• The Public and Private Entities Closest To Farmers:  The farming community is provided with applied research results, technical advice, and logistical support by a range of groups such as State and County Extension Agents, AgChem Retailers, Crop Consultants, experts supported by Grower Organizations and sometimes major purchasers of their crops (other government and university experts overlap in this area as well).  The evaluation and integration of new pest control methods of all types and combinations is greatly aided by this group. They are highly focused on their grower base, so most people would never hear about them.
  • Farmers Themselves:  The role of farmers is perhaps the most important because they are the ones who integrate ever changing pests, climate, regulations and pest control options. They also absorb the associated economic risk. The farmers are the ones for whom pests are an ever-present reality. They certainly have economic incentive to limit their pest-related losses, but also economic incentive to do so in a cost effective way. They care about the environment and human health as much as anyone.  Fortunately they have a stream of new options to help them pursue those goals and the willingness to innovate to make them work.  Instead of getting any appreciation for these efforts, farmers are routinely demonized by critics who have not bothered to get an in-depth understanding of their challenges or of the tools they actually use.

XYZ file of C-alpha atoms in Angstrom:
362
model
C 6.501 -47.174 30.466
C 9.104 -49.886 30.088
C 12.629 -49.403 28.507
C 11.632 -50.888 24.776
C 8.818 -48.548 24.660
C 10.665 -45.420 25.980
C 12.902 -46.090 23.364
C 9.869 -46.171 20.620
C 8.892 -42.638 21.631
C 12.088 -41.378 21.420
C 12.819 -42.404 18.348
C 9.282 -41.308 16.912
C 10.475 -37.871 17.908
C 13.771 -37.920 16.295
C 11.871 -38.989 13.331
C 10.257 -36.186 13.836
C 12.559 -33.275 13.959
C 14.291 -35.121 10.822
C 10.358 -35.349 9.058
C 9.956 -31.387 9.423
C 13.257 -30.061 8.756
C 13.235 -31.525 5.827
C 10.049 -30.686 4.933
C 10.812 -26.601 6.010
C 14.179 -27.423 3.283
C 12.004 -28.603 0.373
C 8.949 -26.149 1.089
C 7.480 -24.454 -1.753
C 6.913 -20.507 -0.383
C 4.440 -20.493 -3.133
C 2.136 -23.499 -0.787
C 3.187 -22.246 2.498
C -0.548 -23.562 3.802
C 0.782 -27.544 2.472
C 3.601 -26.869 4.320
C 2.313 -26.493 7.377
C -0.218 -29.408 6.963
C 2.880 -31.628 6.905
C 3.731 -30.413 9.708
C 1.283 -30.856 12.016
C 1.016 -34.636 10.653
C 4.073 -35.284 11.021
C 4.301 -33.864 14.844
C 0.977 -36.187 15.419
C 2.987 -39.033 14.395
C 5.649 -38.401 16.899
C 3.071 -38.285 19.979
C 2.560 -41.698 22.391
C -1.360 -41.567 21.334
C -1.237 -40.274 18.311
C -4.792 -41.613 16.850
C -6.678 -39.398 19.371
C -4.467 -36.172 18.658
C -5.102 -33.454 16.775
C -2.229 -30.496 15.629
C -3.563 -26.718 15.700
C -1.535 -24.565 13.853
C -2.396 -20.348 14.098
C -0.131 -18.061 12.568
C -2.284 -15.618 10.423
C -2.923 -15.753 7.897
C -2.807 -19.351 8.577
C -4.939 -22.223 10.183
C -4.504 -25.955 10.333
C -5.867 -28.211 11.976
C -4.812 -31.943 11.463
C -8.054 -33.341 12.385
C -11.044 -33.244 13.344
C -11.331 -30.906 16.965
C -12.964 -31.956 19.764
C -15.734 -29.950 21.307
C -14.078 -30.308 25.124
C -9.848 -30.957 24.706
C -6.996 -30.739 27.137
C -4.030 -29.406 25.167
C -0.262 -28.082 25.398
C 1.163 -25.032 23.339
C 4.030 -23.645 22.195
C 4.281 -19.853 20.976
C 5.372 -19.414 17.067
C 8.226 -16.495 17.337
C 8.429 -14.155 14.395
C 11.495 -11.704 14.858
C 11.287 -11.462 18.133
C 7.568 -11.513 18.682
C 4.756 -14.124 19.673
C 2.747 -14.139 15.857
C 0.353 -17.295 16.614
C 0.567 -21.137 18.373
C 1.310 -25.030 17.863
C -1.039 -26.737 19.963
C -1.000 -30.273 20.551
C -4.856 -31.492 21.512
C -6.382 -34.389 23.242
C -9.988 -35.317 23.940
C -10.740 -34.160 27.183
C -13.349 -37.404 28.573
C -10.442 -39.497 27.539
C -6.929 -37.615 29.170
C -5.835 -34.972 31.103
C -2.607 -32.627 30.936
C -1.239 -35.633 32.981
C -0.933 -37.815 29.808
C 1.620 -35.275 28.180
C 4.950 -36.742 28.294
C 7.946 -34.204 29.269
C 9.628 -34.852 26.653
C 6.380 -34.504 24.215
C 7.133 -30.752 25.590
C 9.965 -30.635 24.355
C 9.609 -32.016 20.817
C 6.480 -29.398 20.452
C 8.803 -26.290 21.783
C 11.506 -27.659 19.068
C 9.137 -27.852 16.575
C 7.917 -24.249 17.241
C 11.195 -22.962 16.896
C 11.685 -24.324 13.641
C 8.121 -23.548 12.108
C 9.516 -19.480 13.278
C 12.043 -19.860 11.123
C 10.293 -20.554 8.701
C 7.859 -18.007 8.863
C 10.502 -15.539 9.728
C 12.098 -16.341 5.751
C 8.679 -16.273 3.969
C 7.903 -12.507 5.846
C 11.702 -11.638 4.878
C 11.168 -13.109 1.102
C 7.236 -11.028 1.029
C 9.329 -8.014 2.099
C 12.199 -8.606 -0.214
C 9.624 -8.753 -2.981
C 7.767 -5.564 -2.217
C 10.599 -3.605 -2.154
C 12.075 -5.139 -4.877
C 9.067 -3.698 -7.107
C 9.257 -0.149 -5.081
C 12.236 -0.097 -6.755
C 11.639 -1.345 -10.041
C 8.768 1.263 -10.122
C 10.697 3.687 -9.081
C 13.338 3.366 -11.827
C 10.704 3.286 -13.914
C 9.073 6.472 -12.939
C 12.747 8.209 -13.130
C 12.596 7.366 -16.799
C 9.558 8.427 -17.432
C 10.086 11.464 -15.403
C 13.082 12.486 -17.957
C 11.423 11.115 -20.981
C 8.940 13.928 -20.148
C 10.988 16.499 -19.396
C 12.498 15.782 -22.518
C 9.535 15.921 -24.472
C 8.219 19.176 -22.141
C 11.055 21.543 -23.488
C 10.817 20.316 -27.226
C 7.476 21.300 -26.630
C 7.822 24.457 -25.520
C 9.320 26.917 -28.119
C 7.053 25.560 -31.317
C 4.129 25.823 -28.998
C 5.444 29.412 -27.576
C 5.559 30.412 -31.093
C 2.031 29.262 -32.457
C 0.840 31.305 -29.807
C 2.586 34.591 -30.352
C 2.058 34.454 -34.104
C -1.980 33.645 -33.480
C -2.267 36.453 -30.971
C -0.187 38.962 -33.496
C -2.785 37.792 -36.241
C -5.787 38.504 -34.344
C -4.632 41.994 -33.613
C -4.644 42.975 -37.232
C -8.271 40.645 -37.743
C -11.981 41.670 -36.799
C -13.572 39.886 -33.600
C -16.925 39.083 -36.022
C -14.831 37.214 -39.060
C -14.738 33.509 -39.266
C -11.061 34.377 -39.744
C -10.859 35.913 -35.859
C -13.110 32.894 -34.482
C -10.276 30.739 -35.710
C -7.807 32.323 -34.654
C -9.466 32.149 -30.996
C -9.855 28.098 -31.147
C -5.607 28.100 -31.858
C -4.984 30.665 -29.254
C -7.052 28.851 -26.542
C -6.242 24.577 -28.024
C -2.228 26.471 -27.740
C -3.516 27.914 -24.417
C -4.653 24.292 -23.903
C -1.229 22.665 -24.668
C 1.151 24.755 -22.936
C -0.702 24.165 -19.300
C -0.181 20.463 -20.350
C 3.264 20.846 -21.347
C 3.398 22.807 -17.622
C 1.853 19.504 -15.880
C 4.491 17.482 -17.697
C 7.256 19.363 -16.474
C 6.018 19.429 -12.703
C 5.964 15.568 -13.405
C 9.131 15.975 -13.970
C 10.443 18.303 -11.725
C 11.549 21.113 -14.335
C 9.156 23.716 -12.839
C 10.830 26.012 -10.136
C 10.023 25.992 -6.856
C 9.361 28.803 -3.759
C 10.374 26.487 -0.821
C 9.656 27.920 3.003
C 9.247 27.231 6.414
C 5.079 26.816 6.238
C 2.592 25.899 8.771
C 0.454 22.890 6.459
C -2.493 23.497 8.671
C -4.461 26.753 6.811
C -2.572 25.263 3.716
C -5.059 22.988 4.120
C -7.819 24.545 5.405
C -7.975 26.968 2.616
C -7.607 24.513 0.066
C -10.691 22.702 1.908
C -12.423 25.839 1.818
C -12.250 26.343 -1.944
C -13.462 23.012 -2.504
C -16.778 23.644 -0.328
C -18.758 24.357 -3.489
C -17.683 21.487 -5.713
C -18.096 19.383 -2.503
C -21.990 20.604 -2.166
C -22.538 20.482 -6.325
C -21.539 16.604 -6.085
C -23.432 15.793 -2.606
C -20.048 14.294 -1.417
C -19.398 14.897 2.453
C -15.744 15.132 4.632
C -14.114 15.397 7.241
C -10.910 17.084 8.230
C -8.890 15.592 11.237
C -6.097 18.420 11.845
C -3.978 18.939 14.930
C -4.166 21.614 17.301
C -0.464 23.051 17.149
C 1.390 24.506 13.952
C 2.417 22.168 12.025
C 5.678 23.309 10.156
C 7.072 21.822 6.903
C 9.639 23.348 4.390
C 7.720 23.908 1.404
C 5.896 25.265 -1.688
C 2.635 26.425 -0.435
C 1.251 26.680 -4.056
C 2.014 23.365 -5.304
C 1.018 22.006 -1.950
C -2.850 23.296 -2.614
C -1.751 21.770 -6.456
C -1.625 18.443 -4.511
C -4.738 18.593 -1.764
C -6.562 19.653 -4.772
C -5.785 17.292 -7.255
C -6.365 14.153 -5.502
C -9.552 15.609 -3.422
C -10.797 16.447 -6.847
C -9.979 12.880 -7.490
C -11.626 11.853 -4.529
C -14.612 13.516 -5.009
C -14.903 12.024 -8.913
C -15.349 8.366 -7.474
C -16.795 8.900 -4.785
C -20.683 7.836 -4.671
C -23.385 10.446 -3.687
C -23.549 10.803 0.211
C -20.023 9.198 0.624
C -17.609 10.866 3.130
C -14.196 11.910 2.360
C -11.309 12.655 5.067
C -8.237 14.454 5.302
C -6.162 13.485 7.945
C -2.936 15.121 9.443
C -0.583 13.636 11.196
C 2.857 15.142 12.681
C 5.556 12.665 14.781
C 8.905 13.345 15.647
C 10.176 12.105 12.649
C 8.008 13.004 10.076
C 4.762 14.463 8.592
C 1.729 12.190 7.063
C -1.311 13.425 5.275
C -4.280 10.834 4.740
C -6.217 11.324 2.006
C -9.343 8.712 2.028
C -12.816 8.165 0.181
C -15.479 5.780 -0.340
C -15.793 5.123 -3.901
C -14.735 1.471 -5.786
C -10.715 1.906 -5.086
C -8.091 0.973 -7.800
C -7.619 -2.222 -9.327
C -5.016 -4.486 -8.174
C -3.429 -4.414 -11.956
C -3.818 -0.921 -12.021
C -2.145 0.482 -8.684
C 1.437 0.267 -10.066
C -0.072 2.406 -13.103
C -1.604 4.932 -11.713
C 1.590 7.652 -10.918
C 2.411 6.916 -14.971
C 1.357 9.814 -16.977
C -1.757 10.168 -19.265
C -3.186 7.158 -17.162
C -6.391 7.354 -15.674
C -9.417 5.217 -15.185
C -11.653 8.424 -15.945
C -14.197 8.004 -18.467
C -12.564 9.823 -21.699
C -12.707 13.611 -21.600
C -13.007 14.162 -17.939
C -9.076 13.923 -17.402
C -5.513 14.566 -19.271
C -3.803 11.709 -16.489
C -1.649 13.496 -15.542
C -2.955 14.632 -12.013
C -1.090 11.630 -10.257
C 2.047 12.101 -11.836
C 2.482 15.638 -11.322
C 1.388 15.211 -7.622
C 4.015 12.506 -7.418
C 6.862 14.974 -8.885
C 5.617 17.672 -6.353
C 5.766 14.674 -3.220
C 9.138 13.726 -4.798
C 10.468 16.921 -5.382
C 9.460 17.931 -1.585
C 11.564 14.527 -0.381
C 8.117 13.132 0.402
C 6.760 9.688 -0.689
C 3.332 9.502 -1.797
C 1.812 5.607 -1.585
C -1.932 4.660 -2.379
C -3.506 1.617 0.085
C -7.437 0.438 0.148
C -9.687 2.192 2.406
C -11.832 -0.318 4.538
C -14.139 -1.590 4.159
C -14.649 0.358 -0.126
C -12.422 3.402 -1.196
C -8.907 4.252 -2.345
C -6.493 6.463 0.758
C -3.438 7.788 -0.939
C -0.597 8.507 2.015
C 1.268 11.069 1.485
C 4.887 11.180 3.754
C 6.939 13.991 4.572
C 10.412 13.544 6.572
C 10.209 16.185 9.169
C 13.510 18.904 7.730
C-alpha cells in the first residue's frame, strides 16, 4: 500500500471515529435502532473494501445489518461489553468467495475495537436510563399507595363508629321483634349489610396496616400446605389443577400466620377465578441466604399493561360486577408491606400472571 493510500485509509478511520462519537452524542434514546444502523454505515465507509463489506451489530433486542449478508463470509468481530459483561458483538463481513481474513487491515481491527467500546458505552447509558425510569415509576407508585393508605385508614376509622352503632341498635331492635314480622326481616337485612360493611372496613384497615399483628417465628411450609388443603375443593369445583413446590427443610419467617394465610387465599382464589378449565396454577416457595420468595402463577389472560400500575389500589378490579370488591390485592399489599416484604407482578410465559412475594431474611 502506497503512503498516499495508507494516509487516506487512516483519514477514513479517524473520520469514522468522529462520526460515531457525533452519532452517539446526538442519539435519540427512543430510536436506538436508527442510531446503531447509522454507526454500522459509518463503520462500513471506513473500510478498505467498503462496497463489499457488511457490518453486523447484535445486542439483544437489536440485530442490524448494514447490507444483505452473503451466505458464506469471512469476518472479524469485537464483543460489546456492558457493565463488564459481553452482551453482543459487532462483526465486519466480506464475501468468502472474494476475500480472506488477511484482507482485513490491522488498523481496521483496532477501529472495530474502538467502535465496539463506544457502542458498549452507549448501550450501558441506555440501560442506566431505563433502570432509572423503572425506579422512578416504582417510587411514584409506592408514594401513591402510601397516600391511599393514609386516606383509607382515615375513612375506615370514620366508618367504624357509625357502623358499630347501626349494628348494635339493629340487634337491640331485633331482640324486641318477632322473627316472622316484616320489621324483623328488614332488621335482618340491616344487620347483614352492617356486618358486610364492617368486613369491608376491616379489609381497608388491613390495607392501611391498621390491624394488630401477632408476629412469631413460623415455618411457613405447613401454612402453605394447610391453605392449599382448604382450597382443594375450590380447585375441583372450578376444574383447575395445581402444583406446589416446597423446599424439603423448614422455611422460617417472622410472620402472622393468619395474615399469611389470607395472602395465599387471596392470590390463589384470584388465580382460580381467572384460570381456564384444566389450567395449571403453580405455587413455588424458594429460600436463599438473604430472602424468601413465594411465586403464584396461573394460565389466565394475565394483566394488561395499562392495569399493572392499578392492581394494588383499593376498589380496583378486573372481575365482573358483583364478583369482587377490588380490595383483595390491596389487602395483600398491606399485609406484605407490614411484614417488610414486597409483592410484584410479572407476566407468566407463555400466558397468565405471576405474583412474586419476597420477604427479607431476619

Consumers don't have to understand how much pesticides have changed or why in order to get the benefits that come with increased productivity and safety.  However, it wouldn't hurt them to know about this so that they could enjoy the food available to them.

Chemical Free Egg Image from Bob Doran